Like the proverbial elephant examined by five blind men, the 460 million square-foot Manhattan office market lends itself to many different interpretations. There’s a statistic to support every perspective. A new report cheerfully cites a near 100% rise in year-over-year leasing activity for the first quarter of 2022. The 5.68 million square feet of transactions were up 96% over the first quarter of 2021. Such large deals as IBM Inc. at 1 Madison Ave. (328,000 square feet), PDT Partners at 60 Columbus Circle (110,000 square feet) and Celonis at 1 World Trade Center (75,000 square feet) suggest a major market rebound.
Average Midtown asking rents climbed 2% over the previous quarter. Midtown South leasing volume was up for the third straight quarter. Downtown’s quarterly absorption was positive for the first time since the third quarter of 2019. All good news, right? But we have a different take. The brokerage found rising vacancies across the board, due in part to sublease additions surpassing demand. It noted that first-quarter leasing was higher than in early 2021 but 25% below the fourth quarter. Large new sublease availability “pushed vacancy up to the highest levels recorded since the onset of the pandemic at 15.2 percent.”
Neither set of data is wrong — it’s rather a matter of choosing which facet of the market to emphasize.
JPMorgan Chase, the largest U.S. bank by assets and the largest private occupier of office space in Manhattan, is “moving full steam ahead” on the construction of a new headquarters at 270 Park Avenue, despite marked shifts in office usage by the bank and other major companies, according to Chairman and CEO Jamie Dimon’s annual shareholders letter out April 4. Dimon also reiterated language surrounding changing trends in office usage, again acknowledging that remote work has changed the way JPMorgan approaches its workplace needs. He did say, however, that a fully remote schedule for most JPMorgan employees simply doesn’t work, especially “when people don’t know each other.”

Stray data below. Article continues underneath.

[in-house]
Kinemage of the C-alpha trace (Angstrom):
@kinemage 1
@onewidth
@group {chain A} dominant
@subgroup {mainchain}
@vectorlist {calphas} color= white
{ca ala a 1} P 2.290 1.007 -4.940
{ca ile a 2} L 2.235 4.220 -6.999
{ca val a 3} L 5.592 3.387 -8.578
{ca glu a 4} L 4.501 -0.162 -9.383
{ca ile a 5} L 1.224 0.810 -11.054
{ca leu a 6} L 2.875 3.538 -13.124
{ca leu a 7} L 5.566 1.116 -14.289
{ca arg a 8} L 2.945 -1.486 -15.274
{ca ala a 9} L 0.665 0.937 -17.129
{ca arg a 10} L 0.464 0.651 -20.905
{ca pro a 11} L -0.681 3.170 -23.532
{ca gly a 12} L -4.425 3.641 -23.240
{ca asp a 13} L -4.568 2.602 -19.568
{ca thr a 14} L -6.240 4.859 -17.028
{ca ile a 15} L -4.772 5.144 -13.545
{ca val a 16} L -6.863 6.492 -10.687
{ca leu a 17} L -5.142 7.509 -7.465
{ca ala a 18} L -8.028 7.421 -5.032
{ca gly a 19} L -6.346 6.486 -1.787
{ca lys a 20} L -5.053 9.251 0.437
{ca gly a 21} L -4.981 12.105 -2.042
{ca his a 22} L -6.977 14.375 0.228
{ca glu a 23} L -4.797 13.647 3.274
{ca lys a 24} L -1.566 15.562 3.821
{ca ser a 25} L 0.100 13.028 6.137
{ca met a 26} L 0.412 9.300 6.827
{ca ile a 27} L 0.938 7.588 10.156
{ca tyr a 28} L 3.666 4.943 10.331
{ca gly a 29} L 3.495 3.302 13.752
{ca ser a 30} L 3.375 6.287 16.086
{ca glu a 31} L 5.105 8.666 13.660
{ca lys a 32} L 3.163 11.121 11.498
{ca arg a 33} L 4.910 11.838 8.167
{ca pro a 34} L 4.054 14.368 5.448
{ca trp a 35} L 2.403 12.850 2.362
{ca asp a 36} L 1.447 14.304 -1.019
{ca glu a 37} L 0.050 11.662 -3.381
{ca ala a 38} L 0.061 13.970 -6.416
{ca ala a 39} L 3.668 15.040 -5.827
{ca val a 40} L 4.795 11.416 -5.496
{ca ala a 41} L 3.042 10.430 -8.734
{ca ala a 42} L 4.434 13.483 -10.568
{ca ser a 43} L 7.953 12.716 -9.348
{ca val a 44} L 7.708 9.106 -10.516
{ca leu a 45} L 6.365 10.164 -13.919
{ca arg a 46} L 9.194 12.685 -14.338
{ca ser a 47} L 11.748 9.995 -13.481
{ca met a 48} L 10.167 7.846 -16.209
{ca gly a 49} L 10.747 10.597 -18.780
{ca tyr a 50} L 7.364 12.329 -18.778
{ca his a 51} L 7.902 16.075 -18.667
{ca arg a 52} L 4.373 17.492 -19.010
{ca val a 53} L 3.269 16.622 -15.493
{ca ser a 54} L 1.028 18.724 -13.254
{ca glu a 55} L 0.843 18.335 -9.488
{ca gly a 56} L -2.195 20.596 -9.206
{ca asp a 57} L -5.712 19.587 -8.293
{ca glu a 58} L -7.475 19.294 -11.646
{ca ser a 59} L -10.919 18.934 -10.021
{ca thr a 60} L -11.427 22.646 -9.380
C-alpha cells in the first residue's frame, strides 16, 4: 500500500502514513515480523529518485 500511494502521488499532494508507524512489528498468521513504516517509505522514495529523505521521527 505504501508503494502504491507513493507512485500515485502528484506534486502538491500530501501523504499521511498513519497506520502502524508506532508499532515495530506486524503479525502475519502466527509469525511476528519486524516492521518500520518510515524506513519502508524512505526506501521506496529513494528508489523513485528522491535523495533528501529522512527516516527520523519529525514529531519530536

As for JPMorgan going forward, “while it’s clear that working from home will become more permanent in American business,” according to Dimon, roughly half the bank’s workforce will continue to work full time at a particular location. About 40 percent of employees will work under a hybrid model, and the last 10 percent or so will work full time from home “in very specific roles.” The letter doesn’t specify which roles. JPMorgan’s 2.5 million-square-foot tower at 270 Park Avenue is supposed to open in 2024, a year when the Manhattan office market in general might finally be shaking off the worst of the pandemic’s effects on leasing and occupancy.
A record number of employees were back at the office for the week of March 30. While that’s positive news for the office market, the level marked only 42 percent of pre-pandemic levels. The share of workers back in the office was the highest in around three months, prior to the surge of the omicron coronavirus variant. Some cities are seeing more workers back in the office, particularly in Texas. Bisnow reported office occupancy in Austin hit 61.7 percent of its pre-pandemic level the week of March 30, the first time one of the barometer’s cities crossed the 60 percent threshold. Houston and Dallas are also leading the national return-to-the-office markets.
The pandemic-high office occupancy may be lifting the spirits of landlords and building owners, but the number seems certain to plateau eventually. Two-thirds of the 50 million Americans affected by work-from-home trends would prefer not to return to the office, according to a New York Times survey from last month. Many cited workplace culture as a reason to stay away. Before the pandemic, only about 4 percent of employees in the United States worked exclusively from home. By May 2020, that figure had jumped to 43 percent, according to Gallup. While some major companies are still working on bringing employees back to the office, others have formally acknowledged that remote work is here to stay.